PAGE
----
UPDATE: 2 cougars killed following attack in Harrison Mills

Attack victim remains in hospital in stable condition

....
Abbotsford graphic designer pitches Flyers rebrand for AHL team

Alex Svarez suggests new affiliate team turns back the clock and brings back Flyers moniker

Mike Haire, a former vice-principal at W. A. Fraser Middle School in Abbotsford, began court proceedings on Monday, May 3 in New Westminster for two child pornography offences.
Trial paused for former Abbotsford vice-principal charged with child porn

Judge reserves decision on admissibility of evidence against Mike Haire

Jose Marchand prepares Pfizer COVID-19 vaccination doses at a mobile clinic for members of First Nations and their partners, in Montreal, Friday, April 30, 2021. The National Advisory Committee on Immunization is coming under fire after contradicting the advice Canadians have been receiving for weeks to take the first vaccine against COVID-19 that they’re offered. THE CANADIAN PRESS/Ryan Remiorz
Trudeau says he is glad he got AstraZeneca, vaccines are only way out of pandemic

‘The most important thing is to get vaccinated with the first vaccine offered to you’

B.C.’s provincial health officer, Dr. Bonnie Henry. THE CANADIAN PRESS/Jonathan Hayward
Dip in COVID-19 cases with 572 newly announced in B.C.

No new deaths have been reported but hospitalized patients are up to 481, with 161 being treated in intensive care

Solar panels on a parking garage at the University of B.C. will be used to separate water into oxygen and hydrogen, the latter captured to supply a vehicle filling station. (UBC video)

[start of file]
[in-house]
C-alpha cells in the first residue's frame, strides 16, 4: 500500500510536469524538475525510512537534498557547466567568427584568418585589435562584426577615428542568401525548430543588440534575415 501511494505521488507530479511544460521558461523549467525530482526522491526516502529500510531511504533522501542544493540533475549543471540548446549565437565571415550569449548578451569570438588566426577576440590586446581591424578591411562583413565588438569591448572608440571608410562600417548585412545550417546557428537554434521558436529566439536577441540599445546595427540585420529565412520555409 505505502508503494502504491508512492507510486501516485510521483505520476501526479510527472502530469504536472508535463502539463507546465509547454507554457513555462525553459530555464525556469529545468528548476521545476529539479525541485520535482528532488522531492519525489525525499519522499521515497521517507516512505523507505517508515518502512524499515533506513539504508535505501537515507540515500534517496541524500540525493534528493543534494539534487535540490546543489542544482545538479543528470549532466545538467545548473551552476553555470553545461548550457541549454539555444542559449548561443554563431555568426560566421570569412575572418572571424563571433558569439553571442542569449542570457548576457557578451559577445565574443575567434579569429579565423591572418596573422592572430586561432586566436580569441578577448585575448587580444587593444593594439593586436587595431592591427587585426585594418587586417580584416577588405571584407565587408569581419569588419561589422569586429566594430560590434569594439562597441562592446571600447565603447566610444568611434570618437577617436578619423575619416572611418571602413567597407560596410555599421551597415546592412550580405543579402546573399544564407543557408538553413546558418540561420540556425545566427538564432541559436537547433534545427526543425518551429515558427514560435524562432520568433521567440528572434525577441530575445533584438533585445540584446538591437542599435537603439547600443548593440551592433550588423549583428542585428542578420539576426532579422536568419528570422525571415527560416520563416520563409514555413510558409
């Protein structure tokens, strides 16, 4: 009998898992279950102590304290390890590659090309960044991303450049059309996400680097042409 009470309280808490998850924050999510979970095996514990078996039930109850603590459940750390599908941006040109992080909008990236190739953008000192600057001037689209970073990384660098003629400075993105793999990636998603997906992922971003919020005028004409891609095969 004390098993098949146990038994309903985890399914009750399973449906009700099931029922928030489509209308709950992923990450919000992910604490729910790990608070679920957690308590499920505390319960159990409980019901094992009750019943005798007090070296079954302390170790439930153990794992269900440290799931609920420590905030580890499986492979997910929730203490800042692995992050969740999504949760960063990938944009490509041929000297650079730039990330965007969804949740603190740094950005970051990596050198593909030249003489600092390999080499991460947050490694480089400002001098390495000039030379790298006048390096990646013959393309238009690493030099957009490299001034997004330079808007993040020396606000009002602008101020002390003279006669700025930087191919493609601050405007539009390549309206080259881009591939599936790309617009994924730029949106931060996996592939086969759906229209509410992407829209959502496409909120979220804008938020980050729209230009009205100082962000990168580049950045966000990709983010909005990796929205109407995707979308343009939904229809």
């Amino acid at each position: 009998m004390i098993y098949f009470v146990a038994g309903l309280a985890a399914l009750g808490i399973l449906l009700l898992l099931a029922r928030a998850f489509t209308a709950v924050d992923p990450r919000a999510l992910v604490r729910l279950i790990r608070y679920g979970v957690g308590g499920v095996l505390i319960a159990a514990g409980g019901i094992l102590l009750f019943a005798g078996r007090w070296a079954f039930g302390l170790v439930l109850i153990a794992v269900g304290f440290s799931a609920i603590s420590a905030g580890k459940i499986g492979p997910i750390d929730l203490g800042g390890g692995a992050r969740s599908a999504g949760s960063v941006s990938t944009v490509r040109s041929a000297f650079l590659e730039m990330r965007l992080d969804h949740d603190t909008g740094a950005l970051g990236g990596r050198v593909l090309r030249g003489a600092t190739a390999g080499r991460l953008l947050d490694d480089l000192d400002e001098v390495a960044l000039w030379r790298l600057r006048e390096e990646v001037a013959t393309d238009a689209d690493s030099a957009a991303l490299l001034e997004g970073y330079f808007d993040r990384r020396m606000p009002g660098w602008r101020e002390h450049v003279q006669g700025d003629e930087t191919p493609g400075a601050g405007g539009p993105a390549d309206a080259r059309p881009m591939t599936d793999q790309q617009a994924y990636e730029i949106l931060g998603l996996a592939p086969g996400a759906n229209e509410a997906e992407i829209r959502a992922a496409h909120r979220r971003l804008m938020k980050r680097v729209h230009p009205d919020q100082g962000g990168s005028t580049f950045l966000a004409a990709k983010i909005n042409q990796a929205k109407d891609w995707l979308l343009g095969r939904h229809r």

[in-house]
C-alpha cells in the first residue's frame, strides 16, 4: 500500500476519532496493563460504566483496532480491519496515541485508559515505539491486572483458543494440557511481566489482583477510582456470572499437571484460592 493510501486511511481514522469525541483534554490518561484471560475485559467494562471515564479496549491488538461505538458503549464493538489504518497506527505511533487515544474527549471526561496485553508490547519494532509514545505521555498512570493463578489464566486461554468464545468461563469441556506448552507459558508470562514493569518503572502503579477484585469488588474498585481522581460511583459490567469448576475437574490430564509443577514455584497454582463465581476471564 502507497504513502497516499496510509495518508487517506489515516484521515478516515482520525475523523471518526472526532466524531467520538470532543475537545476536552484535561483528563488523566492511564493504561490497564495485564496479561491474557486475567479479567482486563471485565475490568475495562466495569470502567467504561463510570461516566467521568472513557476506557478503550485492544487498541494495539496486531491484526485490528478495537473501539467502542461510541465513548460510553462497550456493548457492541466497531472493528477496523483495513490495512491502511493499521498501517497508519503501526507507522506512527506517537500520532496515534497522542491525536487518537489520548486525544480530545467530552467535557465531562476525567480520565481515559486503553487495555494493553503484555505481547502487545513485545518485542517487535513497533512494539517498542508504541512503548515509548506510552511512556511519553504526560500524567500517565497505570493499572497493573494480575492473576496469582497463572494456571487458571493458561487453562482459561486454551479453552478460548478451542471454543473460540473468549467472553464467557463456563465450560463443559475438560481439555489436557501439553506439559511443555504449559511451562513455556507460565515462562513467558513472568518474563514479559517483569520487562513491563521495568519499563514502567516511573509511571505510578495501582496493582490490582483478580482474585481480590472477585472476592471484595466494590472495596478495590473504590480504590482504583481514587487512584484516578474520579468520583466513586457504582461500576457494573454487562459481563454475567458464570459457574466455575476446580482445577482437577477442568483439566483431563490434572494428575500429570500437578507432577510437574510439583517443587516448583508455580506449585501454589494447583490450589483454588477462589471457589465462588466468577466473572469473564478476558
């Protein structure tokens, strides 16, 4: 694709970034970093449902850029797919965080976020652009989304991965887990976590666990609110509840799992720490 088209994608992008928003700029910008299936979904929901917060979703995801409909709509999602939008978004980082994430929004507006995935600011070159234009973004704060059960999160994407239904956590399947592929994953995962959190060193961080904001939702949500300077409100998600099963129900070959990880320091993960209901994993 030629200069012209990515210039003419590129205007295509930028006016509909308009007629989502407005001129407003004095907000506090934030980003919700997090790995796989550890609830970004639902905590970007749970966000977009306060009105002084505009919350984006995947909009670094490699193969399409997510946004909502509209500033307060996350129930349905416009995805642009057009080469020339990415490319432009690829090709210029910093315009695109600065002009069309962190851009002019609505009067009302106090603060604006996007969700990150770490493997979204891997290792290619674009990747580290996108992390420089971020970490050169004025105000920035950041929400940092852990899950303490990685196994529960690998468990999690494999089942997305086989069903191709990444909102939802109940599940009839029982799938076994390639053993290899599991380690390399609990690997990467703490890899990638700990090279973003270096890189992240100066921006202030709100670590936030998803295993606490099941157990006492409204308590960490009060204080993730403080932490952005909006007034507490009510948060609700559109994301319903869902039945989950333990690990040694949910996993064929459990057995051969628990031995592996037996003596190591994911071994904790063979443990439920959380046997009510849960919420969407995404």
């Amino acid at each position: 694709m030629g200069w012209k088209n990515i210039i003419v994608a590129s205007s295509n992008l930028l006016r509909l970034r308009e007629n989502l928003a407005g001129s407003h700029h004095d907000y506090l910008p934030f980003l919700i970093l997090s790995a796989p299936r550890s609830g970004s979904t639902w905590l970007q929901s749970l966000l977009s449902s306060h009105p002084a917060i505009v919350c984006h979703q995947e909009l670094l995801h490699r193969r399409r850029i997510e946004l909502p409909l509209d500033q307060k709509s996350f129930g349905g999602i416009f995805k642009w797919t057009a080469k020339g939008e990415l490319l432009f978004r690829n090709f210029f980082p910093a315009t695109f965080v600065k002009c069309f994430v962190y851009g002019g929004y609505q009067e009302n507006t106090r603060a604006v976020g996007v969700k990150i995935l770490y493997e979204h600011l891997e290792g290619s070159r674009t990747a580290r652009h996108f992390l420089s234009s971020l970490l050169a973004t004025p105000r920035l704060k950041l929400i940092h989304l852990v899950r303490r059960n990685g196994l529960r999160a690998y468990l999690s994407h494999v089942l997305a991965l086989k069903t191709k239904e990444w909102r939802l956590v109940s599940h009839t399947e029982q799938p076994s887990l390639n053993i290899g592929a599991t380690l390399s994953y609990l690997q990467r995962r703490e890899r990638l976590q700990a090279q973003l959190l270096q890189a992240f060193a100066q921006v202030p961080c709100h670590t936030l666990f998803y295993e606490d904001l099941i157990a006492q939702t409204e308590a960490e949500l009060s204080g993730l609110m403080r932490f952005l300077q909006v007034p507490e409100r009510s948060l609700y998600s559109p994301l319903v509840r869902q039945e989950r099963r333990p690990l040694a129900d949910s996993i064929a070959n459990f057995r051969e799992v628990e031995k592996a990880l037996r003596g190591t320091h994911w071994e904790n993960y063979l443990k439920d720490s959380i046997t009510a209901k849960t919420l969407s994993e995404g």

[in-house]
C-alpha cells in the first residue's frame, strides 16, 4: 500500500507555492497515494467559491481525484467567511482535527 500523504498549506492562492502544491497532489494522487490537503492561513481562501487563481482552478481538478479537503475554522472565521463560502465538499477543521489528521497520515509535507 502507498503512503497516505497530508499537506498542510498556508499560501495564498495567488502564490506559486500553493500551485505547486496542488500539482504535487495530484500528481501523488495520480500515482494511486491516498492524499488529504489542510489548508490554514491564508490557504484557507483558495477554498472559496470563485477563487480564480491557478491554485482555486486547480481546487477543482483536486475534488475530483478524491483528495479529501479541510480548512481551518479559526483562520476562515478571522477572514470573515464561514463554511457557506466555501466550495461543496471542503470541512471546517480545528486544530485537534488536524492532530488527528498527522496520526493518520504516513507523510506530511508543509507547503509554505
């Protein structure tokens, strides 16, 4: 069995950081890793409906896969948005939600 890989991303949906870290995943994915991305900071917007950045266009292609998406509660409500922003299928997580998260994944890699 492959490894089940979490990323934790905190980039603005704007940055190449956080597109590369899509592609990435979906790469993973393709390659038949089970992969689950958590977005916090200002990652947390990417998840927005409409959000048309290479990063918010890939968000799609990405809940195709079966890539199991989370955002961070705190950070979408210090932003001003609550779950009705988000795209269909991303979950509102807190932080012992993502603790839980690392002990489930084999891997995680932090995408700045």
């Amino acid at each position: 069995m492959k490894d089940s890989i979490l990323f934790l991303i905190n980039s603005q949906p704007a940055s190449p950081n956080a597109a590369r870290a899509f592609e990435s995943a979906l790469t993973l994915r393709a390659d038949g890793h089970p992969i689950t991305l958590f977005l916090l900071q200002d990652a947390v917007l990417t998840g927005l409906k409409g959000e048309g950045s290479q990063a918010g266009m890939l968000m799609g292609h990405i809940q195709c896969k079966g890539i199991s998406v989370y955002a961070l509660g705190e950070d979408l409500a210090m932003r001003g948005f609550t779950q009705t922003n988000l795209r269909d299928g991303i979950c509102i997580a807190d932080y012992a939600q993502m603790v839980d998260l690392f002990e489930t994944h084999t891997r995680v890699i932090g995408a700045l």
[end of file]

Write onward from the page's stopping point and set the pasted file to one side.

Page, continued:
UBC parkade project to use solar energy for hydrogen vehicles

Demonstration project gets $5.6M in low-carbon fuel credits

FILE – A student arrives at school as teachers dressed in red participate in a solidarity march to raise awareness about cases of COVID-19 at Ecole Woodward Hill Elementary School, in Surrey, B.C., on Tuesday, February 23, 2021. THE CANADIAN PRESS/Darryl Dyck
B.C. ‘should be able to’ offer 1st dose of COVID vaccine to kids 12+ by end of June: Henry

Health Canada authorized the vaccine for younger teens this morning

A woman wears a face mask and shield to curb the spread of COVID-19 while walking in North Vancouver, B.C., on Wednesday, January 6, 2021. THE CANADIAN PRESS/Darryl Dyck
B.C. CDC updates info, acknowledging small respiratory droplets can spread COVID-19

Large droplets, not aerosols had been fixture of public health messaging for many months

A picture of Shirley Ann Soosay was rendered from a postmortem photographer and circulated on social media. (DDP graphic)
B.C. genealogist key to naming murder victim in decades-old California cold case

In July 1980, Shirley Ann Soosay was raped and stabbed to death

Mary Kitagawa was born on Salt Spring Island and was seven years old when she was interned along with 22,000 B.C. residents in 1942. (B.C. government video)
B.C. funds health services for survivors of Japanese internment

Seniors describe legacy of World War II displacement

Cannabis bought in British Columbia (Ashley Wadhwani/Black Press Media)
Is it time to start thinking about greener ways to package cannabis?

Packaging suppliers are still figuring eco-friendly and affordable packaging options that fit the mandates of Cannabis Regulations

Most Read